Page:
Republic Services promises Carlsbad a smooth waste transition

Republic Services employees did their best this week to assure Carlsbad city officials that all will be well when the company takes over the city’s waste contract on July 1.

The strike that halted garbage, recyclables and yard waste collection for Chula Vista and parts of San Diego was “an anomaly” made worse by the COVID-19 pandemic, said Republic executive Mike Celaya. , in an update on the transition at the Carlsbad City Council meeting last week.

The month-long walkout ended when a new contract was signed on January 17 after weeks of difficult negotiations over wages and benefits, as well as public health concerns about litter piled up in the streets. The union that represented the 250 South Bay truckers during their strike, Teamsters Local 542, is different from the one that will represent Carlsbad drivers, Celaya said.

“A work stoppage in the city of Carlsbad is highly unlikely,” he said. “I assure you that throughout the past month, our progress on Carlsbad’s transition has continued at full strength and on target.”

Carlsbad will have about 40 Republic drivers and the company “will have a team in place and ready if anything happens,” he said.

Carlsbad awarded a 10-year, $27.7 million contract to Republic in April in a 3-2 vote with opposing Mayor Matt Hall and Councilman Keith Blackburn. The only other bidder was Edco Disposal. The workers of the two companies are represented by different unions.

Previously, Carlsbad’s contract was held by Waste Management, another national waste haulage company, but that agreement will expire on June 30 and the company has not submitted a bid to continue the service.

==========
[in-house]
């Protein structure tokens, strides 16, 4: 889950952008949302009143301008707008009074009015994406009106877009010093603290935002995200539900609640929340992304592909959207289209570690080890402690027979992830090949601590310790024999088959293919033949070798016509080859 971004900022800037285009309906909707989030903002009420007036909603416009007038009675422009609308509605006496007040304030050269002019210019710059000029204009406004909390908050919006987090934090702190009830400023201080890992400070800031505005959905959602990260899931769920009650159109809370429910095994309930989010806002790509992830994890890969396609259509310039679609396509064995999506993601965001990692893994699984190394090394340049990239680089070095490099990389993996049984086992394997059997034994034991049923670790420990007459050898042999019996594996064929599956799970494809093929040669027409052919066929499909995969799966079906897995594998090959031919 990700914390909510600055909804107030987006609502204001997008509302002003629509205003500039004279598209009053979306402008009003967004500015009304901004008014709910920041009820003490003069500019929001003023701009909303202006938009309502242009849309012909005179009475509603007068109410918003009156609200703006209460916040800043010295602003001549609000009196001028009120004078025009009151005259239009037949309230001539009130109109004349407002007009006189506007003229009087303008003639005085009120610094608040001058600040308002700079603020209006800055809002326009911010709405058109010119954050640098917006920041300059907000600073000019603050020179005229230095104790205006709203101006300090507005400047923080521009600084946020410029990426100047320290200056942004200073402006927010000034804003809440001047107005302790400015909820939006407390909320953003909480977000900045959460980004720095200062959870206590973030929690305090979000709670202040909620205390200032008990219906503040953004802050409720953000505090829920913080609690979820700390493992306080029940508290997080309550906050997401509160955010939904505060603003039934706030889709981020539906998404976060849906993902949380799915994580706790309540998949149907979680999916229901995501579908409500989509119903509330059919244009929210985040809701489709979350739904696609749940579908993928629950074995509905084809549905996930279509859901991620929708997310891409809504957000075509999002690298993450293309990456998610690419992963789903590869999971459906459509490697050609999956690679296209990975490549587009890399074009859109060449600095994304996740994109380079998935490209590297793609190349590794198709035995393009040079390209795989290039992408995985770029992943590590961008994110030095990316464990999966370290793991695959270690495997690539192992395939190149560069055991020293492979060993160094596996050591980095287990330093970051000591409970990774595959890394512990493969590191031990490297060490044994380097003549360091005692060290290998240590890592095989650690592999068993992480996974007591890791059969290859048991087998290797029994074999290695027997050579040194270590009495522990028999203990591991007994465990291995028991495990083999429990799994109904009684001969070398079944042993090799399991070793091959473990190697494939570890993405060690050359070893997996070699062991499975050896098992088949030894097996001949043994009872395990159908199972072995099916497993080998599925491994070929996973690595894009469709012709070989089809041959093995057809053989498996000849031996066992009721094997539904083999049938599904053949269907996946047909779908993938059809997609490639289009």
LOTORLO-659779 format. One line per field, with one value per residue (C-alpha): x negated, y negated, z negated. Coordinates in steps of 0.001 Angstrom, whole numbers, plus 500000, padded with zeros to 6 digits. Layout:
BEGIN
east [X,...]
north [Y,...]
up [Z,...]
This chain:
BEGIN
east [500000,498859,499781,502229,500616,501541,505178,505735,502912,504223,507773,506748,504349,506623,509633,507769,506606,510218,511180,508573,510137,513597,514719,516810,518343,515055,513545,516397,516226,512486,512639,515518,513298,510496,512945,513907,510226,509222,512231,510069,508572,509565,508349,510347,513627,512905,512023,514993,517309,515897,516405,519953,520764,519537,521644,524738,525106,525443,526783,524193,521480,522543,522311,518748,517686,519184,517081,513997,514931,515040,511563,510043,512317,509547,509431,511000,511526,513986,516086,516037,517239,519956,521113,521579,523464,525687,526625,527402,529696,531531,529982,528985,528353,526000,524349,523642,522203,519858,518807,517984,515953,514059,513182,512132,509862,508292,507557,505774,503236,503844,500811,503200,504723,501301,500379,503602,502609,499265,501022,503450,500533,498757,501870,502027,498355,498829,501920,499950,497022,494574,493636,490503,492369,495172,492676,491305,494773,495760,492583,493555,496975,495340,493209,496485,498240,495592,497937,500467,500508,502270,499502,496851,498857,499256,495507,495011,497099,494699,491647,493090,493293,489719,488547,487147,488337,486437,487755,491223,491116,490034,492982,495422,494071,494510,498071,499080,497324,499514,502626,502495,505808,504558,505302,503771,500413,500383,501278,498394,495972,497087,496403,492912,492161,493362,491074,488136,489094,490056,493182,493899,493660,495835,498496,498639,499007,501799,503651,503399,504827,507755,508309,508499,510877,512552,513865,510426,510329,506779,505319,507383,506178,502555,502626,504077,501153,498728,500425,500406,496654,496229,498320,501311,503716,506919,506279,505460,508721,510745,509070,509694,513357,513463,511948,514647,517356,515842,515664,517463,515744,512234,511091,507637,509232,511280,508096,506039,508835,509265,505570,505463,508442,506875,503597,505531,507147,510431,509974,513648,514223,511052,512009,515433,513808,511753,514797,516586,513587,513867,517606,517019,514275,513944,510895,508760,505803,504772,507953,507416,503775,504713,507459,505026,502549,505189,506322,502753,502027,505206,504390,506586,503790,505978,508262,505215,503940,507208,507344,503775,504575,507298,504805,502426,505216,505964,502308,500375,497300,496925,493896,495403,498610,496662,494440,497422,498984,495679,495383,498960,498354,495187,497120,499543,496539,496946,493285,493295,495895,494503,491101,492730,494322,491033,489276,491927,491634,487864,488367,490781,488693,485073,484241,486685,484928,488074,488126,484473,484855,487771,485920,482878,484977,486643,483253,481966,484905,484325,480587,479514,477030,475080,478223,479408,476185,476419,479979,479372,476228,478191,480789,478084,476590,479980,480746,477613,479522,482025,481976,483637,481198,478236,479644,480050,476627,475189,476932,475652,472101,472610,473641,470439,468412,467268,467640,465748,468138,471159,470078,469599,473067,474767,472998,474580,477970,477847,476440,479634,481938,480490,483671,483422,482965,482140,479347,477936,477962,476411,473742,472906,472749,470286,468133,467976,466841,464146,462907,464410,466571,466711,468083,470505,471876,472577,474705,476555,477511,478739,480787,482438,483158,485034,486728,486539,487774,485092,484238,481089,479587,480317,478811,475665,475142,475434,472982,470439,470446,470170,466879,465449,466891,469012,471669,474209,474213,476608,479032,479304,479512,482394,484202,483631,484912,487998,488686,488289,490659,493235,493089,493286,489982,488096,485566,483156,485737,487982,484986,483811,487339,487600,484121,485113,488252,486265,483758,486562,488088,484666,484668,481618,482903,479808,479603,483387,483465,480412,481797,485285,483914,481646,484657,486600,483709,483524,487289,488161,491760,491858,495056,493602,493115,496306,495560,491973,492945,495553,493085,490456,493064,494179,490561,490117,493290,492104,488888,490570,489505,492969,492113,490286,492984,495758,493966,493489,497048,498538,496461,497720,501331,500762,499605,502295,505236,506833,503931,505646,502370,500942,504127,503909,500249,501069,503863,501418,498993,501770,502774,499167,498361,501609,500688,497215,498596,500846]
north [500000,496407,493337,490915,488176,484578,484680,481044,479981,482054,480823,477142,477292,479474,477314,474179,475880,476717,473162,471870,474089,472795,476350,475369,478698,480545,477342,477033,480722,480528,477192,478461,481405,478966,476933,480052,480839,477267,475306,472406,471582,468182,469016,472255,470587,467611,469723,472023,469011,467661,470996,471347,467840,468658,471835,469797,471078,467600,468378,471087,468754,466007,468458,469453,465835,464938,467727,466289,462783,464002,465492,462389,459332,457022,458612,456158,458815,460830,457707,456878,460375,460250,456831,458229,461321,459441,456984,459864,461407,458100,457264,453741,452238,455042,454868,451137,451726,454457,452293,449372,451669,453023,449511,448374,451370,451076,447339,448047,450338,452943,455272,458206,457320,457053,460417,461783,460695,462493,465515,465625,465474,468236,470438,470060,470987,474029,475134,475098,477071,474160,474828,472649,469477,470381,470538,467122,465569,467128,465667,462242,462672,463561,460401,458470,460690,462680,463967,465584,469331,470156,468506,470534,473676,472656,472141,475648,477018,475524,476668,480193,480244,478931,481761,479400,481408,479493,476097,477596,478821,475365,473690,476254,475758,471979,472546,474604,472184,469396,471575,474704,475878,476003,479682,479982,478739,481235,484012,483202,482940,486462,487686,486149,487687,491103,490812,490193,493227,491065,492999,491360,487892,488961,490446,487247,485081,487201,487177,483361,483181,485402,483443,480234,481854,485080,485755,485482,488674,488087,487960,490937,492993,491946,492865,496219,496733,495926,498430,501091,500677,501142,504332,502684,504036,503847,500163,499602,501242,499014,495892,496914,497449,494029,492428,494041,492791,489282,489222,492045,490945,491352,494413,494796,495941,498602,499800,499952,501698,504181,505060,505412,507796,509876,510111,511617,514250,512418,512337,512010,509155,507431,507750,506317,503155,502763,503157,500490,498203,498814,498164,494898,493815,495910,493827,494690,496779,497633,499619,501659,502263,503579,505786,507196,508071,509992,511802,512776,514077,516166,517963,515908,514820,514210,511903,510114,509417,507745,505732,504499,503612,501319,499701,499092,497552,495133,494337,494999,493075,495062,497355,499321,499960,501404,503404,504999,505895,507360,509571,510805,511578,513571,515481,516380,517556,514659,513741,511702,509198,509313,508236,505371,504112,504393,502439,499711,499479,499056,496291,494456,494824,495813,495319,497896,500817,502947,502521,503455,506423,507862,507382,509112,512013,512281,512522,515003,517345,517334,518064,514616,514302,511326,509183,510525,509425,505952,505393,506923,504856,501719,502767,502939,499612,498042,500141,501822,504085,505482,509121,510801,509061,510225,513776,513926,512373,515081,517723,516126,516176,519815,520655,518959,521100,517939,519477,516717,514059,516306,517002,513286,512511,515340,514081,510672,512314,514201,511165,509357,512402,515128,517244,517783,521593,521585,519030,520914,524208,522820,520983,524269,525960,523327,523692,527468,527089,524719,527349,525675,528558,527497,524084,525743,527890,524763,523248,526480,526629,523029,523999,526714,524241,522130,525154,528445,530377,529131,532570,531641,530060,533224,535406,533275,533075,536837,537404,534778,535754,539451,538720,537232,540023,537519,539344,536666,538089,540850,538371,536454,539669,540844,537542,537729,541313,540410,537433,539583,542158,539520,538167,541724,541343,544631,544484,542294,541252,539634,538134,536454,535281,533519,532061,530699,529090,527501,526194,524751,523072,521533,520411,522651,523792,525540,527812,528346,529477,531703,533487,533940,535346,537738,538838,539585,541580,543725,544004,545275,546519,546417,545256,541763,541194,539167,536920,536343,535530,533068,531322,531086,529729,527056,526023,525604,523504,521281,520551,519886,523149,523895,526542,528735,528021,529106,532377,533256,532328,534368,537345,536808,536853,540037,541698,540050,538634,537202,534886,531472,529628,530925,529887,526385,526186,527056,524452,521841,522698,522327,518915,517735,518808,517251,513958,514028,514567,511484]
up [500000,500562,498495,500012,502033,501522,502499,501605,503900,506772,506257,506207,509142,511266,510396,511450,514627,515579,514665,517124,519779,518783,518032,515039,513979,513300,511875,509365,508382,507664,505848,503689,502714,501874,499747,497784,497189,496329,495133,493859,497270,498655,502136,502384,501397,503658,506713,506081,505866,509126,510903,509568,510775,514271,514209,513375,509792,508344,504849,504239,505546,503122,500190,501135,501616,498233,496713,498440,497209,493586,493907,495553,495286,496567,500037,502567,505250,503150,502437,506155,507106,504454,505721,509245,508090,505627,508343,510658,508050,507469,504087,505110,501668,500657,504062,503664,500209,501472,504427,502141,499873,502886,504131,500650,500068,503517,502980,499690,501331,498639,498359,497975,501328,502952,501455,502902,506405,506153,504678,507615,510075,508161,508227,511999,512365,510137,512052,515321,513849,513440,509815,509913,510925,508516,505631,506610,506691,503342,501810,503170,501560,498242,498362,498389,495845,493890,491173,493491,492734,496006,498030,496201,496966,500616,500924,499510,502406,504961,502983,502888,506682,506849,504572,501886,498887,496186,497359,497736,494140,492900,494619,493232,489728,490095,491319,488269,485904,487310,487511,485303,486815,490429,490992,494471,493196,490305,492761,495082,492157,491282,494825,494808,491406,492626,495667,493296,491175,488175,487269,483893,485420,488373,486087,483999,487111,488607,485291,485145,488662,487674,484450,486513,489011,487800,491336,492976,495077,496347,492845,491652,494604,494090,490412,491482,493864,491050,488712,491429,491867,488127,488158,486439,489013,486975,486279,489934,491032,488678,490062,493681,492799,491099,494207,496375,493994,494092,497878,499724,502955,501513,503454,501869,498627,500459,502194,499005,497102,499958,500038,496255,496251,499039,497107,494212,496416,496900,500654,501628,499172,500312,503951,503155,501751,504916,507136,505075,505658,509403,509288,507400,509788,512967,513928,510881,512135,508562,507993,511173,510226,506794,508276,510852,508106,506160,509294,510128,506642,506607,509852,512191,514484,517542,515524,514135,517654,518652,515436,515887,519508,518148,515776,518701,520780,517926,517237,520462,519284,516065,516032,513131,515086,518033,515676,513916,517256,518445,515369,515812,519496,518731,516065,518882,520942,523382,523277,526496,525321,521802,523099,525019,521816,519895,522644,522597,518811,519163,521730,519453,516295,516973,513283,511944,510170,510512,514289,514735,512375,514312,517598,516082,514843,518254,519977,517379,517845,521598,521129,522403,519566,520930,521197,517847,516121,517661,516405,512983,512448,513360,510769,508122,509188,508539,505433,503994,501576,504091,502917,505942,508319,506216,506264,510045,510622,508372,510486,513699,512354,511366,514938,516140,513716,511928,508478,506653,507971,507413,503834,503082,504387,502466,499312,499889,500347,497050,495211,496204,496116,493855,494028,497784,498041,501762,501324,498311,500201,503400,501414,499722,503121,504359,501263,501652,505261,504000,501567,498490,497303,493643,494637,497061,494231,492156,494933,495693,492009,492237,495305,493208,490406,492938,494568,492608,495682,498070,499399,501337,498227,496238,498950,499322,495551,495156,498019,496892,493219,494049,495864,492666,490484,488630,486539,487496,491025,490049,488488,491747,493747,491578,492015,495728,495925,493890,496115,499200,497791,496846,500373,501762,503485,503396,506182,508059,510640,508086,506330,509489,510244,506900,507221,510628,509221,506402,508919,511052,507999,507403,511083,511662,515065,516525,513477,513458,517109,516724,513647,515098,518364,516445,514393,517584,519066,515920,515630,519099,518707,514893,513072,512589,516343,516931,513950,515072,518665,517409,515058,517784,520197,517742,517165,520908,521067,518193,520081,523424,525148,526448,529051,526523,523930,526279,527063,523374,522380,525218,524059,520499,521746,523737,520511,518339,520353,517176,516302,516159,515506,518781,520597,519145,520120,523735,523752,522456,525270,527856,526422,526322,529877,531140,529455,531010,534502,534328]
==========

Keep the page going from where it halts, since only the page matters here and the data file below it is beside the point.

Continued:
Republic will have to follow new state regulations that for the first time require the recycling of food scraps and other organic waste, which residents will place in trash cans with yard waste.

Organic waste makes up about half of all materials currently sent to state landfills, and as it breaks down, it creates methane gas that harms the atmosphere. The new laws will divert more of this waste to reuse and recycling.

Republic will process Carlsbad organics in a composting facility at the company’s Otay landfill near Chula Vista, said Jim Groen, general manager of the North County region.

The company is purchasing 39 new collection trucks and 75,000 residential bins to replace those currently in use in Carlsbad. All trucks will be powered by compressed natural gas.

“You’ll start to see residential carts moving in and swapping out in the spring,” Groen said.

Republic will hire about 40 drivers for Carlsbad, he said. Some of them will be the same people who currently drive the roads for waste management.

“We intend to bring in as many familiar faces as possible,” Groen said.

When asked if the company could switch to electric collection trucks, he said it probably wouldn’t happen soon. The company is testing electric trucks in some parts of the country.

Garbage trucks consume a lot of energy because they are often on the streets for up to 11 hours a day and use complicated hydraulic systems, he said. However, they are a possible long-term solution to reducing emissions.